Strolling around the towns of Middelburg and Veere. Though we come here regularly, I rarely photograph (always preferring the dunes and the sand and the sea), so I thought I’d share these for a change. The atmosphere and the light were just right … and I had brought my camera to what was originally an outing to have lunch. Thanks to my wife for her patience. | This is another contribution for Jo’s great Monday Walks – join her…!
Like Jo at restlessjo, I love to walk on the shore. On Walcheren (southern Netherlands) the shore comes with great dunes. On this particular walk, the winter light invited a closer look at details. The sand looks quite rough because there had just been a little rain and wind did not have enough time to smooth the surface afterwards. I would like to contribute this post to Jo’s Monday Walks.
You can join Jo for her latest walk here.
“Gracefulness is a tricky quality – it manifests itself as an effortless, subtle harmony between a subject and its environment,” writes Ben Huberman in The Weekly Photo Challenge. Nicely said, I think – and here is my response: I often find nature’s gracefulness (if I can call it that) by the water.
Land, sea, sky: A contribution for Thursday’s Special at Lost in Translation: Seascape.
Same scene, different pictures, and I do not know which one I prefer. So I decided to show them both, trying to prove the point that – as has been noted – that it is the difference that makes the difference: Both appeal to me, but for different reasons.
I looked at the original picture (bottom) and asked myself if it would look more ‘radical’ if I cropped the black parts to the left and right, letting the ocean view running past the margins of the picture. Now that seems to make the picture more difficult. There seems to be some hint that the world continues beyond the frame of the picture, and in some way the picture seems to correspond with its surroundings – the white background of the page – more openly.
In comparison, the original picture might be more conventional. The bright parts can be seen as a picture within the picture, and it is almost neatly framed – almost: The left part of the frame shows a post, its shapes are just visible. And the left side of the frame is also a bit “heavier” than its counterpart. It seems like this picture offers more information it is possibly more restful, suggesting that what we see is a whole complete in itself. It might be more affirmative.
Writing this, I realize there is a bias – but I really wanted to say that these are not just two more or less identical pictures of a piece of ocean, seen through some posts, but that form makes quite a difference, not necessarily between ‘good’ and ‘bad’ one, but in content.
Walking on beaches is a passion I seem to share with Jo. Which is why I would like to share this walk (or maybe even series of walks) on her Monday Walks collection: Walking the beaches of south Holland, you find many things – among them the strandpaviljoens, beach cafés standing on stilts at the seaward base of the dunes, a welcome refuge from rain and cold and in case of an appetite for fish & chips. As a landscape photographer, I have always hated them because they are prone to get in the way. But this winter, I decided to turn the tables: You’ll see a couple of strandpaviljoen pictures this month.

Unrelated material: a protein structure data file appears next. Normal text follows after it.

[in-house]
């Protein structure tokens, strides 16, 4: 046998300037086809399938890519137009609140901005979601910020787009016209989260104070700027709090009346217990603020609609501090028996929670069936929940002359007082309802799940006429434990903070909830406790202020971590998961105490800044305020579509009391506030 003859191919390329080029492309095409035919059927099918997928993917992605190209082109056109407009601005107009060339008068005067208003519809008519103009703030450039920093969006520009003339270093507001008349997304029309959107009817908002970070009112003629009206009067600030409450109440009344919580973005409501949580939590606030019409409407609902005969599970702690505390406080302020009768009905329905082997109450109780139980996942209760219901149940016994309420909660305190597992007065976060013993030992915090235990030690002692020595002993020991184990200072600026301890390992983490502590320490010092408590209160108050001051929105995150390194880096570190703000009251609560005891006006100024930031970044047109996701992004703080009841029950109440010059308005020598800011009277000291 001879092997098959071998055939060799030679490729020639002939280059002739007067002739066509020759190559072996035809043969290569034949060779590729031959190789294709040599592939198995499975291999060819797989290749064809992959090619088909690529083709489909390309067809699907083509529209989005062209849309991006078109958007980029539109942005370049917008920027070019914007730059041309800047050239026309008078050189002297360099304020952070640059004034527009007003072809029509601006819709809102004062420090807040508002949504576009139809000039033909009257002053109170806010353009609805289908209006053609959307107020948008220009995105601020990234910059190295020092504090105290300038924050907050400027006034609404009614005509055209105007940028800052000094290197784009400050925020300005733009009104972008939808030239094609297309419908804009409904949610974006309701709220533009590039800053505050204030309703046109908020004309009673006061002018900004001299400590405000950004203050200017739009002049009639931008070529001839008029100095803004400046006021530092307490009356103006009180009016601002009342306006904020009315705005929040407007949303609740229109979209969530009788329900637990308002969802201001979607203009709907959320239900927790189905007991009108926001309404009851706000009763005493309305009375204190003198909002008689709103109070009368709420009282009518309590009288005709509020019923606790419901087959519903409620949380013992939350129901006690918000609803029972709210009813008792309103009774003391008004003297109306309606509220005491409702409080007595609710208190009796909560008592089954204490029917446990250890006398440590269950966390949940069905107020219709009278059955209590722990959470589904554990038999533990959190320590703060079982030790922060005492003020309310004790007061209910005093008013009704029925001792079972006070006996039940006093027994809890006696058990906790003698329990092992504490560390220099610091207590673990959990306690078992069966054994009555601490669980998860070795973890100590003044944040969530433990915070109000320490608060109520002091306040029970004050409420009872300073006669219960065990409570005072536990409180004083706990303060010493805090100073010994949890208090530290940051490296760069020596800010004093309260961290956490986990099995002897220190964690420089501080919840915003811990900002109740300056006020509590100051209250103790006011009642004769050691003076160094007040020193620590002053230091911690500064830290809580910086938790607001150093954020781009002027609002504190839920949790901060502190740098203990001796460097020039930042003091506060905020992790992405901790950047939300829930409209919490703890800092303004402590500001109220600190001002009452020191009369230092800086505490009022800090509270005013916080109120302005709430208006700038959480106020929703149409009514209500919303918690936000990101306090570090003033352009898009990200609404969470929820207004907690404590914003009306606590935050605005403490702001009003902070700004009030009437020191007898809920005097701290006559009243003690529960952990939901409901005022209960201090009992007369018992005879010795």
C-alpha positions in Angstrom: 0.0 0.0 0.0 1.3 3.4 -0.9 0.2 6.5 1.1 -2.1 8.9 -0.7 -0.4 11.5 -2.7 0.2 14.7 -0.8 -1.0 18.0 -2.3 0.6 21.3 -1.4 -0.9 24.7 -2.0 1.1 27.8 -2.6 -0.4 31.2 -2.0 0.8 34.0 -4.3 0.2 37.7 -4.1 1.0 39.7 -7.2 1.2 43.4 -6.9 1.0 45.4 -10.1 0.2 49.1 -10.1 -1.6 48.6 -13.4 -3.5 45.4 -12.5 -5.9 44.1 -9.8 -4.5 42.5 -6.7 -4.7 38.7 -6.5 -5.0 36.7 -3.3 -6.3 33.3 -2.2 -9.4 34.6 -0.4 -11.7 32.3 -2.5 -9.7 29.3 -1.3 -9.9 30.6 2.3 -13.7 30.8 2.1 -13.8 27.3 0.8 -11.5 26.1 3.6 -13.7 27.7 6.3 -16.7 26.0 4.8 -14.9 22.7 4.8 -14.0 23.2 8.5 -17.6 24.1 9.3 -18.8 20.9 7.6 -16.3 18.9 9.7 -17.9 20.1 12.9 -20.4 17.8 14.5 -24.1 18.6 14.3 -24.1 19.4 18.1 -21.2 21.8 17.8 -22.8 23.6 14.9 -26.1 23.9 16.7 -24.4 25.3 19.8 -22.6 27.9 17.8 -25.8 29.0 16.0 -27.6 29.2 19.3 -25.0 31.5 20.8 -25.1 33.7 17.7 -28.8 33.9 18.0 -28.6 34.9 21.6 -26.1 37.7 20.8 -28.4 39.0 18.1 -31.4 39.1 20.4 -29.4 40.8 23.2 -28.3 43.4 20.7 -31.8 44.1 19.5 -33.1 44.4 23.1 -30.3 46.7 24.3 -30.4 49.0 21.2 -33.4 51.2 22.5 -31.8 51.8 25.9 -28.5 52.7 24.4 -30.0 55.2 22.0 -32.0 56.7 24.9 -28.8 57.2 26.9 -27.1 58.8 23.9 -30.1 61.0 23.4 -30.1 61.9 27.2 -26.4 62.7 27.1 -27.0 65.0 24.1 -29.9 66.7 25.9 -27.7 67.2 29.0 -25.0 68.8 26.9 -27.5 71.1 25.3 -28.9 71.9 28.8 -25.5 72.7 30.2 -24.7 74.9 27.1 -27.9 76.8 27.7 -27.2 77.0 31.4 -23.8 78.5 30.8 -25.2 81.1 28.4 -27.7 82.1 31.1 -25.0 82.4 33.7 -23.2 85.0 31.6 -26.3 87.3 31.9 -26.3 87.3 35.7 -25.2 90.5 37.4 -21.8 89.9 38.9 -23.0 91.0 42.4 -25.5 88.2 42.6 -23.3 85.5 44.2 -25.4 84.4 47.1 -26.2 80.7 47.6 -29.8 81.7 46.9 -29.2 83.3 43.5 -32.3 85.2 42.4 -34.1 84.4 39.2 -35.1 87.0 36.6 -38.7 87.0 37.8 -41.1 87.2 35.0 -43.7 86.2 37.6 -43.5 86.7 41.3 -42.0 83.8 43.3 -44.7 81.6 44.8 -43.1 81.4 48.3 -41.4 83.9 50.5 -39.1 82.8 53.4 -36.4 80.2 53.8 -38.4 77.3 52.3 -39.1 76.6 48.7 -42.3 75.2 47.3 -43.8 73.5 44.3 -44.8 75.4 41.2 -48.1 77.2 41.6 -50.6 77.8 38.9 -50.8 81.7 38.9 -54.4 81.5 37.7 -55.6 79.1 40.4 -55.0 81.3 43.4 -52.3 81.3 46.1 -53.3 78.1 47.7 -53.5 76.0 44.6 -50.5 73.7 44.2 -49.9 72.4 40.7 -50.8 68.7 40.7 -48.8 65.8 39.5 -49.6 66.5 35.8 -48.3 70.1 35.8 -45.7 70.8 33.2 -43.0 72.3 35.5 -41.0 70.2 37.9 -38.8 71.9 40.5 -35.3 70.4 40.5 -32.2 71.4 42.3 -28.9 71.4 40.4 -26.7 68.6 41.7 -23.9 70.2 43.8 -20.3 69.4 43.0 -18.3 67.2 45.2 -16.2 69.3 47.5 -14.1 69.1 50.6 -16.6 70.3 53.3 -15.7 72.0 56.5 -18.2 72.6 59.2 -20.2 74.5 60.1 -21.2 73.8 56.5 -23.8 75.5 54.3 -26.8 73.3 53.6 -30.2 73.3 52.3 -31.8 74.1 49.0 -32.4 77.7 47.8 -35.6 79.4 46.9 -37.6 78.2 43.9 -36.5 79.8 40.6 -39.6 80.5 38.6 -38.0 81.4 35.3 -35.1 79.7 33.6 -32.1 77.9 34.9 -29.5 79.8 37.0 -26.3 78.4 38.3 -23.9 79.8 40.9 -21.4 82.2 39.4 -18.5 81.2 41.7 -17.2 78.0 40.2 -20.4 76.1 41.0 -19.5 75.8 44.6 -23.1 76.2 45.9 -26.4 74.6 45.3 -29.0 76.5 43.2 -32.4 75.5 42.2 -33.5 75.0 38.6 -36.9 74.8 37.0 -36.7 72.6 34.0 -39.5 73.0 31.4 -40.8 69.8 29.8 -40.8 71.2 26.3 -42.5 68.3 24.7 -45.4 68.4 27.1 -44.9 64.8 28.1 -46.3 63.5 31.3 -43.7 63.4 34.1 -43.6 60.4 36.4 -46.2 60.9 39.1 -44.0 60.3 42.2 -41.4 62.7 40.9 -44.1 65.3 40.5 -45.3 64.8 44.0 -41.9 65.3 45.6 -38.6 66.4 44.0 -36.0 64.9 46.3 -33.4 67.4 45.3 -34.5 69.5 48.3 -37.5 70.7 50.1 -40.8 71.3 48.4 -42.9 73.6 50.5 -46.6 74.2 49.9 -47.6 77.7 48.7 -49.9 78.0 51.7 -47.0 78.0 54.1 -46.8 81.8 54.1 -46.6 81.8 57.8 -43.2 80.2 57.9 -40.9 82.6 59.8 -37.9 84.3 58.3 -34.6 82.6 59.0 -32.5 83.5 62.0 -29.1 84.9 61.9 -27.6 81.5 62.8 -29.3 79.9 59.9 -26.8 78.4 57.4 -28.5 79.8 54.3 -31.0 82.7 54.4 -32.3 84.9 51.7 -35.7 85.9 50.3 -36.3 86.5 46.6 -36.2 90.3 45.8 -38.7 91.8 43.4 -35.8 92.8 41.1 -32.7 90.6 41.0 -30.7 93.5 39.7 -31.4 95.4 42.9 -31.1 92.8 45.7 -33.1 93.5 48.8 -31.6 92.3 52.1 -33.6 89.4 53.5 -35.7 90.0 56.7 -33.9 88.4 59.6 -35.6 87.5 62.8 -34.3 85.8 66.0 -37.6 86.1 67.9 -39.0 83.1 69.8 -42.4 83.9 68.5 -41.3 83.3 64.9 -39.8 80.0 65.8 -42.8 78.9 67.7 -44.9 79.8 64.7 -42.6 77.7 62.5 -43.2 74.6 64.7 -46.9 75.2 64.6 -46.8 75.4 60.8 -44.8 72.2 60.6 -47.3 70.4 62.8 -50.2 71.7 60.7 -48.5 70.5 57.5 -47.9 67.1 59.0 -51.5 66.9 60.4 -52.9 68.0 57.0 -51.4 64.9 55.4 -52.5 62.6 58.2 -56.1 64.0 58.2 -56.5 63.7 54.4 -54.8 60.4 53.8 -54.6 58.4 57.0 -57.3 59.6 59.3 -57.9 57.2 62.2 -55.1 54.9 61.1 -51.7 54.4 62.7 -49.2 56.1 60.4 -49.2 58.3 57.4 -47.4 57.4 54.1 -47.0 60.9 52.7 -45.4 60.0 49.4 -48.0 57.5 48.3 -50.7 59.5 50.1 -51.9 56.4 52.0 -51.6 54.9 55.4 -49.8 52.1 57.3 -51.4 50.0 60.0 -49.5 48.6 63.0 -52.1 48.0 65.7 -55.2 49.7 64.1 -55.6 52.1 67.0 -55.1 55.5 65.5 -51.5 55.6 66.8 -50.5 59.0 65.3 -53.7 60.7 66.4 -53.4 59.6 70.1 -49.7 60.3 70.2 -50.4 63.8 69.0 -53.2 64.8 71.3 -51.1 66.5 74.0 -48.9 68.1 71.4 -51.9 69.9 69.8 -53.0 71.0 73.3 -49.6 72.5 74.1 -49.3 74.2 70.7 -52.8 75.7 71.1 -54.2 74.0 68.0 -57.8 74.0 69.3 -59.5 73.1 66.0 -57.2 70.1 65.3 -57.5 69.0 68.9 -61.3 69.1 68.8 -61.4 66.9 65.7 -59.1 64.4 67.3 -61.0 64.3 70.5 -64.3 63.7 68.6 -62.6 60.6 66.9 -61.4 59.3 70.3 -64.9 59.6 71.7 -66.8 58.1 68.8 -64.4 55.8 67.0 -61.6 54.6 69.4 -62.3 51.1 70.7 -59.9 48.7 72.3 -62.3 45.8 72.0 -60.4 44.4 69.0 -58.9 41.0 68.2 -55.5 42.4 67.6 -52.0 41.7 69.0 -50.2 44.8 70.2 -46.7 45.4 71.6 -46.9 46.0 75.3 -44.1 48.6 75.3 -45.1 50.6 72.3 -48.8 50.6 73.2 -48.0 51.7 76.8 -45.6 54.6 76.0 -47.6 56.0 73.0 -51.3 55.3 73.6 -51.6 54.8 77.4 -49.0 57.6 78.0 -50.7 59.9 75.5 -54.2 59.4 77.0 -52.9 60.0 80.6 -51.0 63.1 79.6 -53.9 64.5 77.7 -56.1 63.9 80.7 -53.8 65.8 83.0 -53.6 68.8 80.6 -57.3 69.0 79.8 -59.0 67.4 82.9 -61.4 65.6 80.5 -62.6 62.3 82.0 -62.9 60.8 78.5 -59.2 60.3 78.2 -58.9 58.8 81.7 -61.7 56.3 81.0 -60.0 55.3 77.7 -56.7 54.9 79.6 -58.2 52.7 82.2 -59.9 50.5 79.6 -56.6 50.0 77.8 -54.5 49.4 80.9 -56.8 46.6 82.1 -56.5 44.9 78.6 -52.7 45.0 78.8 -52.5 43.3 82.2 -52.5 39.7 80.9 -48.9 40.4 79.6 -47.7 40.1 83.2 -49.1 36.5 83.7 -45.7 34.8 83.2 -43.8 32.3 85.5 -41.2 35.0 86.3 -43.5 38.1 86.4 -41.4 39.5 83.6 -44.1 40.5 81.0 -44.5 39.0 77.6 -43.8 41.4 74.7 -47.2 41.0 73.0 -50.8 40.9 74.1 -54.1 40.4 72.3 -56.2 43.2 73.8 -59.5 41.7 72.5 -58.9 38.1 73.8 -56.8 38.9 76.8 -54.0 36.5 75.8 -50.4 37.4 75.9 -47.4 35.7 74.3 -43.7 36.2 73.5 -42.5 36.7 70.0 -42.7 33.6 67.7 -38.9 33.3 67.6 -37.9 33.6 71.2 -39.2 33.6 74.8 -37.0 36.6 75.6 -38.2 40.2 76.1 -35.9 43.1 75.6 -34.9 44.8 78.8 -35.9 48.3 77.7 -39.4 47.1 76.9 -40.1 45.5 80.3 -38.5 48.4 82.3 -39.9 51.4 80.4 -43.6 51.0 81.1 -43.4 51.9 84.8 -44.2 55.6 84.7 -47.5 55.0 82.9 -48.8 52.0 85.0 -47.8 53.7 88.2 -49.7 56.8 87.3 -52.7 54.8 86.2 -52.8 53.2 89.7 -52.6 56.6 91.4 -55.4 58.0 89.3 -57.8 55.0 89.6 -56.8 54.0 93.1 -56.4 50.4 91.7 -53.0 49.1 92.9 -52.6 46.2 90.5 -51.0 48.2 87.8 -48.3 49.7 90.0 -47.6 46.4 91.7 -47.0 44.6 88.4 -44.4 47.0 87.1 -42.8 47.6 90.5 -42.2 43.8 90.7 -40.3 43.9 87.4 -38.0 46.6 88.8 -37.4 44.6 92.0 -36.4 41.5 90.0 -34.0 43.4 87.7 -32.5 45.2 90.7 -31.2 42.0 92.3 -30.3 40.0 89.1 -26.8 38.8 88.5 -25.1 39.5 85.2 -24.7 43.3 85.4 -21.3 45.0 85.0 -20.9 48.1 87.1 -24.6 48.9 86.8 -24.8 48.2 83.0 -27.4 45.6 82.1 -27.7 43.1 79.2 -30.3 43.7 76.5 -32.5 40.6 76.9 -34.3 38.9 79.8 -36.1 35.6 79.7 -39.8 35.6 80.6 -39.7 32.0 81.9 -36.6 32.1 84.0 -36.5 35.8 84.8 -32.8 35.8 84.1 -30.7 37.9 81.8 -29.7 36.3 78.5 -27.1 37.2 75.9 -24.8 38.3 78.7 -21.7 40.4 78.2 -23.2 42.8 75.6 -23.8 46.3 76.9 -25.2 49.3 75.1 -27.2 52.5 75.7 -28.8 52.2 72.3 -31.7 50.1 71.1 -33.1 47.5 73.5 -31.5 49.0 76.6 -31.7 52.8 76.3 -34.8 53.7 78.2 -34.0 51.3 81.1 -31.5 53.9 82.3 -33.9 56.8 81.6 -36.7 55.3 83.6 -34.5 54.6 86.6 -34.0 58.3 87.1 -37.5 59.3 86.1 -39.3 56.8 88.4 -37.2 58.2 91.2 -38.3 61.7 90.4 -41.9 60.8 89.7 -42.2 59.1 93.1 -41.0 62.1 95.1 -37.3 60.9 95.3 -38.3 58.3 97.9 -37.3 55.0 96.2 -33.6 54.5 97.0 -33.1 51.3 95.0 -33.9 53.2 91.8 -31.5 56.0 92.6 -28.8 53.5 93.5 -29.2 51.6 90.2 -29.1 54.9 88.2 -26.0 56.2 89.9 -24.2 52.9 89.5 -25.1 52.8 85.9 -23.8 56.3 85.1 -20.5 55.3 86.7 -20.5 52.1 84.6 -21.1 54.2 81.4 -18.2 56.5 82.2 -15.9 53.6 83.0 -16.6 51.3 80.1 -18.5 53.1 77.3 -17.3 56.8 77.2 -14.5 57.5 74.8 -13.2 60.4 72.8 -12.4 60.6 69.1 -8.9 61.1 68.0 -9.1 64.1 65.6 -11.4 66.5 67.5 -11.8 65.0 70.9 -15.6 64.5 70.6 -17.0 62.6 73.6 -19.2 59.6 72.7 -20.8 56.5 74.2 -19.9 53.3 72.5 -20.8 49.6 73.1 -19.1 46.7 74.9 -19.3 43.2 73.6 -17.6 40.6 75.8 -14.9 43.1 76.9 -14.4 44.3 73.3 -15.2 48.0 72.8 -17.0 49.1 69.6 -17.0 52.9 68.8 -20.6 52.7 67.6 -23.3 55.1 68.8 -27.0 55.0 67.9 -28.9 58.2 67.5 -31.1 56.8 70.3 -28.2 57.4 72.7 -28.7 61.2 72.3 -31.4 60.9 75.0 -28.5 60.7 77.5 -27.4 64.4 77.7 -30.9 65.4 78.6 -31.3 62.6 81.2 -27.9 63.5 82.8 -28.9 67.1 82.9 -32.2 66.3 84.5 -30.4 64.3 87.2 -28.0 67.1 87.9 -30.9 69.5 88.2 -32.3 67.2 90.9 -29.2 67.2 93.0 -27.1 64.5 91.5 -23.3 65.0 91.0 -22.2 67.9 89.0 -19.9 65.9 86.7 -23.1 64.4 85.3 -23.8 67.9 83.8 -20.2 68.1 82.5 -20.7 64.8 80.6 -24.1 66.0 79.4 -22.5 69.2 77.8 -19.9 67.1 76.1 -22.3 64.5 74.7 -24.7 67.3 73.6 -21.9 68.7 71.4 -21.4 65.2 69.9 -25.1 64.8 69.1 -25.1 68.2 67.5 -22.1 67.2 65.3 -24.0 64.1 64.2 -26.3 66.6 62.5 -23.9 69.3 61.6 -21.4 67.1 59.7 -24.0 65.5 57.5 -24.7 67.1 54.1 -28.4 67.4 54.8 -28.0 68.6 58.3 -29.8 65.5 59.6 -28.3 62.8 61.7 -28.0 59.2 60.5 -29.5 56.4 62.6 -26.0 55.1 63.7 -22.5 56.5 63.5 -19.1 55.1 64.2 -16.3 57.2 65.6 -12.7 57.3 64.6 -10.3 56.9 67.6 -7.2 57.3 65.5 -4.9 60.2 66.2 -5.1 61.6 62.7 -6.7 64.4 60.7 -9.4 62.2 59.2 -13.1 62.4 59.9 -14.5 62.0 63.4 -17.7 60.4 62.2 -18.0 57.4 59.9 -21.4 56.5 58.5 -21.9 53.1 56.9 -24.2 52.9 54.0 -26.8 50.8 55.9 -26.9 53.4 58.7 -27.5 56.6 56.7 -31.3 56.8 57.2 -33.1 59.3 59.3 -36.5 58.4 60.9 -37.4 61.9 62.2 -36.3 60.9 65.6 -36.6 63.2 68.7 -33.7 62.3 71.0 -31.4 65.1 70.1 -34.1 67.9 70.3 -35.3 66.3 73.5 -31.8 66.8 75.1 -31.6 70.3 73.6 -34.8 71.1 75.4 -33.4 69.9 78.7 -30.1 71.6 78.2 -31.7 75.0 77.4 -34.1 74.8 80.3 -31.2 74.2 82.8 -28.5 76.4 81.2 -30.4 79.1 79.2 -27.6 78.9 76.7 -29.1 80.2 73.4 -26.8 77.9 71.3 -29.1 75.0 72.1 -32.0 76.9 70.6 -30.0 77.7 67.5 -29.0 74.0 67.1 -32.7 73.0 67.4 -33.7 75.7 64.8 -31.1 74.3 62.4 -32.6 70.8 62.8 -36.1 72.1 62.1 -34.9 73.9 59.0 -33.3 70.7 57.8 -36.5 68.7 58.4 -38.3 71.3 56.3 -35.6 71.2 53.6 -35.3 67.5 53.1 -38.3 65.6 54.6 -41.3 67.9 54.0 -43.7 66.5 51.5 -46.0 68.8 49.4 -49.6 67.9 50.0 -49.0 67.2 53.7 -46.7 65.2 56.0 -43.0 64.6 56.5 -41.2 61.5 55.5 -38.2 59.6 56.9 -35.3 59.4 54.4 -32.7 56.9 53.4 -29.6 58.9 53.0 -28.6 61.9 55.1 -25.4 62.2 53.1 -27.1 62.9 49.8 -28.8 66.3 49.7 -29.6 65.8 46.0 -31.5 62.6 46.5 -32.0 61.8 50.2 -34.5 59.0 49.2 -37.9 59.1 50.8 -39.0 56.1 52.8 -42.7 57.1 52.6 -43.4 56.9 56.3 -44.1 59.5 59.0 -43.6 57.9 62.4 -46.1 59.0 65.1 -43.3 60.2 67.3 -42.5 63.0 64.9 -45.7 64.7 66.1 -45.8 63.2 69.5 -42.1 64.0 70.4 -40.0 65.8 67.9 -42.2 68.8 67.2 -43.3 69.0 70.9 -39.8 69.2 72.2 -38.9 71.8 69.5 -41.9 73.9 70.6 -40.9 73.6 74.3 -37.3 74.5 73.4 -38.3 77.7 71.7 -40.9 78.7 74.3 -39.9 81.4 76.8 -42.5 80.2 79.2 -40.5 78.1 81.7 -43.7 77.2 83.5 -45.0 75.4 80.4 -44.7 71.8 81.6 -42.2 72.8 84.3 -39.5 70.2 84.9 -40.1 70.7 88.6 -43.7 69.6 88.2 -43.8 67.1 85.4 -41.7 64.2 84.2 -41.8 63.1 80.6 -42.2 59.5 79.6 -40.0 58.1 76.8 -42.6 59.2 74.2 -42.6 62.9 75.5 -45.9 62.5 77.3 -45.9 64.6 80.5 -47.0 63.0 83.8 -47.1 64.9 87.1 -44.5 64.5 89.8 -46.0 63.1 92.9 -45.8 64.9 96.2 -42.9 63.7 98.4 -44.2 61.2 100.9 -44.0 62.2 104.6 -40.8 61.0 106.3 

Who would fathom the depth* of the little harbor of Goes (Holland)? I was not up to it: too cold! | *Today’s theme at the Weekly Photo Challenge. Head over for an in-depth browsing through beautiful photos!
A Monday walk in early January took us south-east from Zoutelande. We did not quite reach Dishoek though on account of the icy wind. The breakwaters lent themselves to trying some abstract photography though, before we found a bit of shelter in the dunes on our way back (along with some WW II bunkers which were photographed with black and white film and will be part of my “Fragments of a Language of Terror”).
Isn’t it sometimes hard to tell if something was arranged or just happened? Esspecially when looking at photographs, we often are at a loss.
The situation you see here was composed by nature, and I only positioned it in a frame. While many photographers arrange people and things so they look natural in their photos, I love to do it the other way round – I do not arrange but love my subjects to look like they were deliberately positioned.
Making people look at what they usually overlook, making them see what they did not see before has always been one of the central objectives of photography. It is indeed rewarding to charge everyday scenes and objects with mystery. But the longer I photograph, the better I seem to understand that first and foremost it is light which accounts for an unusual appearance – both in the wotld that surrounds us and in pictures. There is nothing like getting drunk on light…